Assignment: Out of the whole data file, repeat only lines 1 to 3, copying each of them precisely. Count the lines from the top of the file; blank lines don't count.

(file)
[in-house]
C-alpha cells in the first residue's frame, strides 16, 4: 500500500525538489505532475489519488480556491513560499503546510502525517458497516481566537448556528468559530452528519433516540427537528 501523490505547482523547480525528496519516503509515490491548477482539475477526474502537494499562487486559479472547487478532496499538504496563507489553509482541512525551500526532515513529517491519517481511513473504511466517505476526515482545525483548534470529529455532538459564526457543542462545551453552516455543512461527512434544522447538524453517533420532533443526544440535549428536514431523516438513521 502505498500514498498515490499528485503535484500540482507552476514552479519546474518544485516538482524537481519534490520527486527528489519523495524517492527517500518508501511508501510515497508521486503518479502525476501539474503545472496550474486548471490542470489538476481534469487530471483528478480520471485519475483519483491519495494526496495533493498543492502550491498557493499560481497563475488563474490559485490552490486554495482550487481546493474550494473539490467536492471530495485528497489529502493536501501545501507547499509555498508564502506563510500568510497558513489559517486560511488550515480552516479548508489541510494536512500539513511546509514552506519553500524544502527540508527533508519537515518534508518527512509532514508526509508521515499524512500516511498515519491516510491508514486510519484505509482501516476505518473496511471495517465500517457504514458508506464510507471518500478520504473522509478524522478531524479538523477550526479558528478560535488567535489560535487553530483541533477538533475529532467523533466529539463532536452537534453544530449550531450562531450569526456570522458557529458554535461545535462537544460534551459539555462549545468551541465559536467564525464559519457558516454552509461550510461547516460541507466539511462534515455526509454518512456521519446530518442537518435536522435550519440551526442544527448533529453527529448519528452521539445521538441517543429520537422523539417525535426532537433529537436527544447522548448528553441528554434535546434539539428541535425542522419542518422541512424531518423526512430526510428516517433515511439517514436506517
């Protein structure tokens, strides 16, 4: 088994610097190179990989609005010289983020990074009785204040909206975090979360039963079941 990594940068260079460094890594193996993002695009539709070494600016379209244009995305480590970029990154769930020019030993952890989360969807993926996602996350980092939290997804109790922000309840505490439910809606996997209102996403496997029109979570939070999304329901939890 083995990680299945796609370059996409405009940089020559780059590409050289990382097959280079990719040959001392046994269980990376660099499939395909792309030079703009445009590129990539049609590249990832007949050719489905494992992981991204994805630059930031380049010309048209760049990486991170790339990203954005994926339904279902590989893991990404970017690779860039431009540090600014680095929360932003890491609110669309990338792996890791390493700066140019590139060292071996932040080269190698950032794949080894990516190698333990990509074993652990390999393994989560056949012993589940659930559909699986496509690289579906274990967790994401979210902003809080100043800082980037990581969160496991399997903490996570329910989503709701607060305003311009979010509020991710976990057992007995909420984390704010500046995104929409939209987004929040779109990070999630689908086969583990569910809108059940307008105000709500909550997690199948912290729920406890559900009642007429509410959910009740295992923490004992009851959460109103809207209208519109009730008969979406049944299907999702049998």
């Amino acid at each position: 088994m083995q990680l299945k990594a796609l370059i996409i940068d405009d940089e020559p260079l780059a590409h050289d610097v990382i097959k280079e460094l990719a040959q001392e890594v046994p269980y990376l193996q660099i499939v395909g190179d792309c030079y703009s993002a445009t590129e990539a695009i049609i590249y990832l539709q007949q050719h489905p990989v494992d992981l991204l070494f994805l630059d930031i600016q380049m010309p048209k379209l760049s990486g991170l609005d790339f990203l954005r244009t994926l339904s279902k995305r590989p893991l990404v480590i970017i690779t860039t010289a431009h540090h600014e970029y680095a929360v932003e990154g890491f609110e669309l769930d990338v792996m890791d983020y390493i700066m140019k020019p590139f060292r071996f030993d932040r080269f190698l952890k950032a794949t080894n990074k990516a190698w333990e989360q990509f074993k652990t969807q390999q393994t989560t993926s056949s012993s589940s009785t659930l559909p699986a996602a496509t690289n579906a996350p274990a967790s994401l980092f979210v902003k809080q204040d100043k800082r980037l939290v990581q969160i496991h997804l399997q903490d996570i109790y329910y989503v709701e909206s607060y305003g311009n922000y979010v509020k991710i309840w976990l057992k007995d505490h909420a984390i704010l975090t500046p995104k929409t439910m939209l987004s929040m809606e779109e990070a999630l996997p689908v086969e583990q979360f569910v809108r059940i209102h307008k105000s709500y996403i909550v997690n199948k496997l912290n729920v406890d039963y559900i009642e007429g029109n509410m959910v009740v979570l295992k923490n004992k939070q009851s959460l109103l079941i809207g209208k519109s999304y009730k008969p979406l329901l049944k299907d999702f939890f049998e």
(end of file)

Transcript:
[in-house]
C-alpha cells in the first residue's frame, strides 16, 4: 500500500525538489505532475489519488480556491513560499503546510502525517458497516481566537448556528468559530452528519433516540427537528 501523490505547482523547480525528496519516503509515490491548477482539475477526474502537494499562487486559479472547487478532496499538504496563507489553509482541512525551500526532515513529517491519517481511513473504511466517505476526515482545525483548534470529529455532538459564526457543542462545551453552516455543512461527512434544522447538524453517533420532533443526544440535549428536514431523516438513521 502505498500514498498515490499528485503535484500540482507552476514552479519546474518544485516538482524537481519534490520527486527528489519523495524517492527517500518508501511508501510515497508521486503518479502525476501539474503545472496550474486548471490542470489538476481534469487530471483528478480520471485519475483519483491519495494526496495533493498543492502550491498557493499560481497563475488563474490559485490552490486554495482550487481546493474550494473539490467536492471530495485528497489529502493536501501545501507547499509555498508564502506563510500568510497558513489559517486560511488550515480552516479548508489541510494536512500539513511546509514552506519553500524544502527540508527533508519537515518534508518527512509532514508526509508521515499524512500516511498515519491516510491508514486510519484505509482501516476505518473496511471495517465500517457504514458508506464510507471518500478520504473522509478524522478531524479538523477550526479558528478560535488567535489560535487553530483541533477538533475529532467523533466529539463532536452537534453544530449550531450562531450569526456570522458557529458554535461545535462537544460534551459539555462549545468551541465559536467564525464559519457558516454552509461550510461547516460541507466539511462534515455526509454518512456521519446530518442537518435536522435550519440551526442544527448533529453527529448519528452521539445521538441517543429520537422523539417525535426532537433529537436527544447522548448528553441528554434535546434539539428541535425542522419542518422541512424531518423526512430526510428516517433515511439517514436506517
């Protein structure tokens, strides 16, 4: 088994610097190179990989609005010289983020990074009785204040909206975090979360039963079941 990594940068260079460094890594193996993002695009539709070494600016379209244009995305480590970029990154769930020019030993952890989360969807993926996602996350980092939290997804109790922000309840505490439910809606996997209102996403496997029109979570939070999304329901939890 083995990680299945796609370059996409405009940089020559780059590409050289990382097959280079990719040959001392046994269980990376660099499939395909792309030079703009445009590129990539049609590249990832007949050719489905494992992981991204994805630059930031380049010309048209760049990486991170790339990203954005994926339904279902590989893991990404970017690779860039431009540090600014680095929360932003890491609110669309990338792996890791390493700066140019590139060292071996932040080269190698950032794949080894990516190698333990990509074993652990390999393994989560056949012993589940659930559909699986496509690289579906274990967790994401979210902003809080100043800082980037990581969160496991399997903490996570329910989503709701607060305003311009979010509020991710976990057992007995909420984390704010500046995104929409939209987004929040779109990070999630689908086969583990569910809108059940307008105000709500909550997690199948912290729920406890559900009642007429509410959910009740295992923490004992009851959460109103809207209208519109009730008969979406049944299907999702049998």